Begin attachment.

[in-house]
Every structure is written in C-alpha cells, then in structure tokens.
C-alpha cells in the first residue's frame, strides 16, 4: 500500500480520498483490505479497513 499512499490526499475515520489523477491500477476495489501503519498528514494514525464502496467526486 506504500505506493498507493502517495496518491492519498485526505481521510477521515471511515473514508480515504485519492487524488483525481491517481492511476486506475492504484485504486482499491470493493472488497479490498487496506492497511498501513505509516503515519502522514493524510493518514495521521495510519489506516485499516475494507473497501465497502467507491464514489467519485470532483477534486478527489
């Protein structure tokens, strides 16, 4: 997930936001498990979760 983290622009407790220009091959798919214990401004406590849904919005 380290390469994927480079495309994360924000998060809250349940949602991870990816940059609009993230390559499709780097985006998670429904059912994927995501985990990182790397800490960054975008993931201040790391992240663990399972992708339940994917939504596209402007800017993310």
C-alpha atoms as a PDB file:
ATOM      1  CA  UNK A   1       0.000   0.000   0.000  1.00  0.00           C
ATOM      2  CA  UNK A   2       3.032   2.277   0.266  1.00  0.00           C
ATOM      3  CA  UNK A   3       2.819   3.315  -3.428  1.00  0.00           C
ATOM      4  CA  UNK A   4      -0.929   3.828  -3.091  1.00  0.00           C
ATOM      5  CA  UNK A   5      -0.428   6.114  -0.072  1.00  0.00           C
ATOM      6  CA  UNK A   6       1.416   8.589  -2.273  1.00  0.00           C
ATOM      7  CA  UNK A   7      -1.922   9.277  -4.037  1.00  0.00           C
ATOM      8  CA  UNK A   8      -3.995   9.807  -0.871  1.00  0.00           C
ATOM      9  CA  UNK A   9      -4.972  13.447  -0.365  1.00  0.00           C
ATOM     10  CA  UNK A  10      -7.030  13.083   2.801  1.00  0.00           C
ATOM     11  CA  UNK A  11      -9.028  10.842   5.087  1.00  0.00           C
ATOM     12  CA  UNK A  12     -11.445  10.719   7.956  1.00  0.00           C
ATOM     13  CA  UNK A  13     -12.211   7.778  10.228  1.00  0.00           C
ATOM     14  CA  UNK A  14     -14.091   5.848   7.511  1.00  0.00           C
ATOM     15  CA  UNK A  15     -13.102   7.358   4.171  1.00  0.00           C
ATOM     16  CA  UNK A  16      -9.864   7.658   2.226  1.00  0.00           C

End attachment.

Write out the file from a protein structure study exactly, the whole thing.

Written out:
[in-house]
Every structure is written in C-alpha cells, then in structure tokens.
C-alpha cells in the first residue's frame, strides 16, 4: 500500500480520498483490505479497513 499512499490526499475515520489523477491500477476495489501503519498528514494514525464502496467526486 506504500505506493498507493502517495496518491492519498485526505481521510477521515471511515473514508480515504485519492487524488483525481491517481492511476486506475492504484485504486482499491470493493472488497479490498487496506492497511498501513505509516503515519502522514493524510493518514495521521495510519489506516485499516475494507473497501465497502467507491464514489467519485470532483477534486478527489
């Protein structure tokens, strides 16, 4: 997930936001498990979760 983290622009407790220009091959798919214990401004406590849904919005 380290390469994927480079495309994360924000998060809250349940949602991870990816940059609009993230390559499709780097985006998670429904059912994927995501985990990182790397800490960054975008993931201040790391992240663990399972992708339940994917939504596209402007800017993310």
C-alpha atoms as a PDB file:
ATOM      1  CA  UNK A   1       0.000   0.000   0.000  1.00  0.00           C
ATOM      2  CA  UNK A   2       3.032   2.277   0.266  1.00  0.00           C
ATOM      3  CA  UNK A   3       2.819   3.315  -3.428  1.00  0.00           C
ATOM      4  CA  UNK A   4      -0.929   3.828  -3.091  1.00  0.00           C
ATOM      5  CA  UNK A   5      -0.428   6.114  -0.072  1.00  0.00           C
ATOM      6  CA  UNK A   6       1.416   8.589  -2.273  1.00  0.00           C
ATOM      7  CA  UNK A   7      -1.922   9.277  -4.037  1.00  0.00           C
ATOM      8  CA  UNK A   8      -3.995   9.807  -0.871  1.00  0.00           C
ATOM      9  CA  UNK A   9      -4.972  13.447  -0.365  1.00  0.00           C
ATOM     10  CA  UNK A  10      -7.030  13.083   2.801  1.00  0.00           C
ATOM     11  CA  UNK A  11      -9.028  10.842   5.087  1.00  0.00           C
ATOM     12  CA  UNK A  12     -11.445  10.719   7.956  1.00  0.00           C
ATOM     13  CA  UNK A  13     -12.211   7.778  10.228  1.00  0.00           C
ATOM     14  CA  UNK A  14     -14.091   5.848   7.511  1.00  0.00           C
ATOM     15  CA  UNK A  15     -13.102   7.358   4.171  1.00  0.00           C
ATOM     16  CA  UNK A  16      -9.864   7.658   2.226  1.00  0.00           C